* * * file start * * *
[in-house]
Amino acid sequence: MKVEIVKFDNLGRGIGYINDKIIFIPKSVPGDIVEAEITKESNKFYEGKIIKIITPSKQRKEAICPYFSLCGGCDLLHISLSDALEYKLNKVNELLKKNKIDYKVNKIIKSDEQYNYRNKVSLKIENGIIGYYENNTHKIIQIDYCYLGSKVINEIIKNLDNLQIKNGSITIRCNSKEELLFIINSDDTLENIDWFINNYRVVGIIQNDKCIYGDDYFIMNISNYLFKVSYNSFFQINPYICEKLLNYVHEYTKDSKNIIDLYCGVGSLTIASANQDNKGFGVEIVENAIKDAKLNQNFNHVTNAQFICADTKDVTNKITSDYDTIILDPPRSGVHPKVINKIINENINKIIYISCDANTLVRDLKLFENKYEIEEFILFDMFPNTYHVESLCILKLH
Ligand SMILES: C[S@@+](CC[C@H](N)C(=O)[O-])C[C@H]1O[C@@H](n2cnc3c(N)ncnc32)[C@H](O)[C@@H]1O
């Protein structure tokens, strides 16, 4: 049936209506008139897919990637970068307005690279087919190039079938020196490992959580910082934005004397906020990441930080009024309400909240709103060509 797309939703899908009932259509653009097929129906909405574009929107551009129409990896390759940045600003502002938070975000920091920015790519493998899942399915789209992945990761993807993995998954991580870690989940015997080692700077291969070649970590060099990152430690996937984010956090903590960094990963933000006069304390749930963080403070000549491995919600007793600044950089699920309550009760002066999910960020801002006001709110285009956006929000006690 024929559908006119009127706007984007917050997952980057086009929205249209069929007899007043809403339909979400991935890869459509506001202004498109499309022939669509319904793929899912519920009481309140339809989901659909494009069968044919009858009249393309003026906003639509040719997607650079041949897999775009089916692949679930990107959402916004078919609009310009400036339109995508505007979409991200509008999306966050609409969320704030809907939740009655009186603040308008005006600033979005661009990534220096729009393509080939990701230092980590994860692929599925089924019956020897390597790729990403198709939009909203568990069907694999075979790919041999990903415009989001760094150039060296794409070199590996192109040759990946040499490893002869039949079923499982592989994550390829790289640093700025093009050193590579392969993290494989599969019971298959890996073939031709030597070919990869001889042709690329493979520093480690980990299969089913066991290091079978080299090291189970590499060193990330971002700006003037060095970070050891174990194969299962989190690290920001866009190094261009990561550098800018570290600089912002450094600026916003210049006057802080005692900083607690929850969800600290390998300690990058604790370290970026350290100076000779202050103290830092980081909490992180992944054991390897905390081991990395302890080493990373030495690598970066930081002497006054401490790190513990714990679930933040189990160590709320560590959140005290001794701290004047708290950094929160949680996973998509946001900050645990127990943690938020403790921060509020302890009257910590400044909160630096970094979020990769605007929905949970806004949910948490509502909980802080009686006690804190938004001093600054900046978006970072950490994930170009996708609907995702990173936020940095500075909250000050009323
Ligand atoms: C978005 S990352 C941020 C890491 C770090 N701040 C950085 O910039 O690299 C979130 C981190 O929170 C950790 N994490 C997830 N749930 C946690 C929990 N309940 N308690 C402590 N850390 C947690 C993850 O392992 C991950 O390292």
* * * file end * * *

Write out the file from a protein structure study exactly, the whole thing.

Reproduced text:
[in-house]
Amino acid sequence: MKVEIVKFDNLGRGIGYINDKIIFIPKSVPGDIVEAEITKESNKFYEGKIIKIITPSKQRKEAICPYFSLCGGCDLLHISLSDALEYKLNKVNELLKKNKIDYKVNKIIKSDEQYNYRNKVSLKIENGIIGYYENNTHKIIQIDYCYLGSKVINEIIKNLDNLQIKNGSITIRCNSKEELLFIINSDDTLENIDWFINNYRVVGIIQNDKCIYGDDYFIMNISNYLFKVSYNSFFQINPYICEKLLNYVHEYTKDSKNIIDLYCGVGSLTIASANQDNKGFGVEIVENAIKDAKLNQNFNHVTNAQFICADTKDVTNKITSDYDTIILDPPRSGVHPKVINKIINENINKIIYISCDANTLVRDLKLFENKYEIEEFILFDMFPNTYHVESLCILKLH
Ligand SMILES: C[S@@+](CC[C@H](N)C(=O)[O-])C[C@H]1O[C@@H](n2cnc3c(N)ncnc32)[C@H](O)[C@@H]1O
């Protein structure tokens, strides 16, 4: 049936209506008139897919990637970068307005690279087919190039079938020196490992959580910082934005004397906020990441930080009024309400909240709103060509 797309939703899908009932259509653009097929129906909405574009929107551009129409990896390759940045600003502002938070975000920091920015790519493998899942399915789209992945990761993807993995998954991580870690989940015997080692700077291969070649970590060099990152430690996937984010956090903590960094990963933000006069304390749930963080403070000549491995919600007793600044950089699920309550009760002066999910960020801002006001709110285009956006929000006690 024929559908006119009127706007984007917050997952980057086009929205249209069929007899007043809403339909979400991935890869459509506001202004498109499309022939669509319904793929899912519920009481309140339809989901659909494009069968044919009858009249393309003026906003639509040719997607650079041949897999775009089916692949679930990107959402916004078919609009310009400036339109995508505007979409991200509008999306966050609409969320704030809907939740009655009186603040308008005006600033979005661009990534220096729009393509080939990701230092980590994860692929599925089924019956020897390597790729990403198709939009909203568990069907694999075979790919041999990903415009989001760094150039060296794409070199590996192109040759990946040499490893002869039949079923499982592989994550390829790289640093700025093009050193590579392969993290494989599969019971298959890996073939031709030597070919990869001889042709690329493979520093480690980990299969089913066991290091079978080299090291189970590499060193990330971002700006003037060095970070050891174990194969299962989190690290920001866009190094261009990561550098800018570290600089912002450094600026916003210049006057802080005692900083607690929850969800600290390998300690990058604790370290970026350290100076000779202050103290830092980081909490992180992944054991390897905390081991990395302890080493990373030495690598970066930081002497006054401490790190513990714990679930933040189990160590709320560590959140005290001794701290004047708290950094929160949680996973998509946001900050645990127990943690938020403790921060509020302890009257910590400044909160630096970094979020990769605007929905949970806004949910948490509502909980802080009686006690804190938004001093600054900046978006970072950490994930170009996708609907995702990173936020940095500075909250000050009323
Ligand atoms: C978005 S990352 C941020 C890491 C770090 N701040 C950085 O910039 O690299 C979130 C981190 O929170 C950790 N994490 C997830 N749930 C946690 C929990 N309940 N308690 C402590 N850390 C947690 C993850 O392992 C991950 O390292």